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Polybius, Histories 224 0 Browse Search
C. Julius Caesar, Commentaries on the Civil War (ed. William Duncan) 62 0 Browse Search
Cornelius Tacitus, The History (ed. Alfred John Church, William Jackson Brodribb) 20 0 Browse Search
M. Tullius Cicero, Orations, for Quintius, Sextus Roscius, Quintus Roscius, against Quintus Caecilius, and against Verres (ed. C. D. Yonge) 18 0 Browse Search
M. Tullius Cicero, Orations, The fourteen orations against Marcus Antonius (Philippics) (ed. C. D. Yonge) 16 0 Browse Search
Richard Hakluyt, The Principal Navigations, Voyages, Traffiques, and Discoveries of the English Nation 16 0 Browse Search
E. T. Merrill, Commentary on Catullus (ed. E. T. Merrill) 14 0 Browse Search
C. Julius Caesar, Gallic War 12 0 Browse Search
Diodorus Siculus, Library 12 0 Browse Search
M. Tullius Cicero, Orations, Three orations on the Agrarian law, the four against Catiline, the orations for Rabirius, Murena, Sylla, Archias, Flaccus, Scaurus, etc. (ed. C. D. Yonge) 10 0 Browse Search
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Browsing named entities in M. Tullius Cicero, Orations, for his house, Plancius, Sextius, Coelius, Milo, Ligarius, etc. (ed. C. D. Yonge). You can also browse the collection for Spain (Spain) or search for Spain (Spain) in all documents.

Your search returned 11 results in 7 document sections:

M. Tullius Cicero, On his House (ed. C. D. Yonge), chapter 20 (search)
ays been allies and friends to this nation, should have all his goods sold by the public crier, and the other, that the exiles should be brought back to Byzantium. “Oh,” says he, “I employed the same person on both those matters.” What? Suppose you had given the same man a commission to get you an Asiatic coin in Asia, and from thence to proceed into Spain; and given him leave, after he had departed from Rome, to stand for the consulship, and, after he was made consul, to obtain Syria for his province; would that be all one measure, because you were mentioning only one man? And if now the Roman people had been consulted about that business, and if you had not done everything by the instrumentality of slaves and robbers,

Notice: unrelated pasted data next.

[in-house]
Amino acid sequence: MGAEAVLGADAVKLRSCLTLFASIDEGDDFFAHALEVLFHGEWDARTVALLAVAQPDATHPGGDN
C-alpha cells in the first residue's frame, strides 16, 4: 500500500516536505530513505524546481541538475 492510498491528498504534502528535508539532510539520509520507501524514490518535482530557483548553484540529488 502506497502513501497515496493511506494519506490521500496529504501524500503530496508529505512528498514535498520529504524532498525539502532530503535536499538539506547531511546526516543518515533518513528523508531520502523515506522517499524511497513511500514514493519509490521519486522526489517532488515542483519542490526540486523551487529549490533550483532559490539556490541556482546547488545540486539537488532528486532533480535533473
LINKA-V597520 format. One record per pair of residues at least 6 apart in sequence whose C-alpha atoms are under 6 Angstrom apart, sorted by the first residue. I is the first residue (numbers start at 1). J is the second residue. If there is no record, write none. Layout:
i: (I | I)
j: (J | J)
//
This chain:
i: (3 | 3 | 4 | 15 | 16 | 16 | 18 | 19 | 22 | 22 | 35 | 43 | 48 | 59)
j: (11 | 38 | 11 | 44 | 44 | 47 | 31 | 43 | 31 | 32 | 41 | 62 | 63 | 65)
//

M. Tullius Cicero, For Plancius (ed. C. D. Yonge), chapter 34 (search)
not, when he says all this, seem to you to be arguing against some teacher of declamation, and not with one who is a pupil, as I may say, of the real toils of the forum? “Yes, for I was not at Rhodes,” says he (He means that I was) “But I was,” says he, (I thought he was going to say, at Vacca,Vacca was a town in Spain which had a reputation for a very bad style of oratory, as also had Cordoba.) “twice at Nicaea, in Bithynia” If the place gives a person any handle for finding fault with one, I know not why you should think Nicaea stricter than Rhodes if we are to examine into the cause, then you were in Bithynia with the greatest credit, and I was at R
M. Tullius Cicero, Against Vatinius (ed. C. D. Yonge), chapter 5 (search)
consul? Do you recollect that after your quaestorship you went as lieutenant into the further Spain, Caius Cosconius being the proconsul? Do you recollect too, that though that journey into Spain is usually made by land, or if any one chooses to go by sea, there is a regular route by which they sail, you came into Sardinia, and from thence into Africa? Were you not in theof Mauritania? and did you ever hear of any lieutenant of any part of Spain before you who went to that province by that route? You were made tribune of the people about the iniquities and most sordid robberies which you committed in Spain?) I ask of you first in a general manner what description of dishonesty and wickedness did you om